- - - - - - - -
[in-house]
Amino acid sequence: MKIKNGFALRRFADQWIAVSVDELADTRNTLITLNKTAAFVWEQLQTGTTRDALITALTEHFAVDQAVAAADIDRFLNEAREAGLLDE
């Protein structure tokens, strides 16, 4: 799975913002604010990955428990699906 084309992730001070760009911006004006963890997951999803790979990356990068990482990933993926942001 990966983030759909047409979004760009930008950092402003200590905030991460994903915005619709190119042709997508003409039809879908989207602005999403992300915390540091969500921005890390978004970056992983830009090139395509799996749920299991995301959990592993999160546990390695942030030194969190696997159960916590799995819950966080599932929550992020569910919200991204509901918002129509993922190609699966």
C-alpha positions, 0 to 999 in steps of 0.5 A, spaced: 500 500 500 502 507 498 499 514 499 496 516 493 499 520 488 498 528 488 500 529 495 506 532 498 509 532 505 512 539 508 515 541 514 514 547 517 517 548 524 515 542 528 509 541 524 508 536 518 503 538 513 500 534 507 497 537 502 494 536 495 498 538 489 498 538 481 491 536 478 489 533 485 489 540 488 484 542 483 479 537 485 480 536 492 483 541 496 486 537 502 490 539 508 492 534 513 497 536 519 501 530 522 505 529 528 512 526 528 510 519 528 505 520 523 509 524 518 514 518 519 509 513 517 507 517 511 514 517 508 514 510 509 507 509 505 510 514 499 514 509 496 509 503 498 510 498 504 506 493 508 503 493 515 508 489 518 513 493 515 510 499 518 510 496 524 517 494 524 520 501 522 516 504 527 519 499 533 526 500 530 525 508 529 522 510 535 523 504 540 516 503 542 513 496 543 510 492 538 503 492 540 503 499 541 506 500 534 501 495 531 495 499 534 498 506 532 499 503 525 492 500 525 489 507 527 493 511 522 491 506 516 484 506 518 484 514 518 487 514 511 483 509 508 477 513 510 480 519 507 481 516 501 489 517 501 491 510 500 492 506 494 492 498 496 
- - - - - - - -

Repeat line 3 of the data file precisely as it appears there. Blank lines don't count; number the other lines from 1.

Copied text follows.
């Protein structure tokens, strides 16, 4: 799975913002604010990955428990699906 084309992730001070760009911006004006963890997951999803790979990356990068990482990933993926942001 990966983030759909047409979004760009930008950092402003200590905030991460994903915005619709190119042709997508003409039809879908989207602005999403992300915390540091969500921005890390978004970056992983830009090139395509799996749920299991995301959990592993999160546990390695942030030194969190696997159960916590799995819950966080599932929550992020569910919200991204509901918002129509993922190609699966």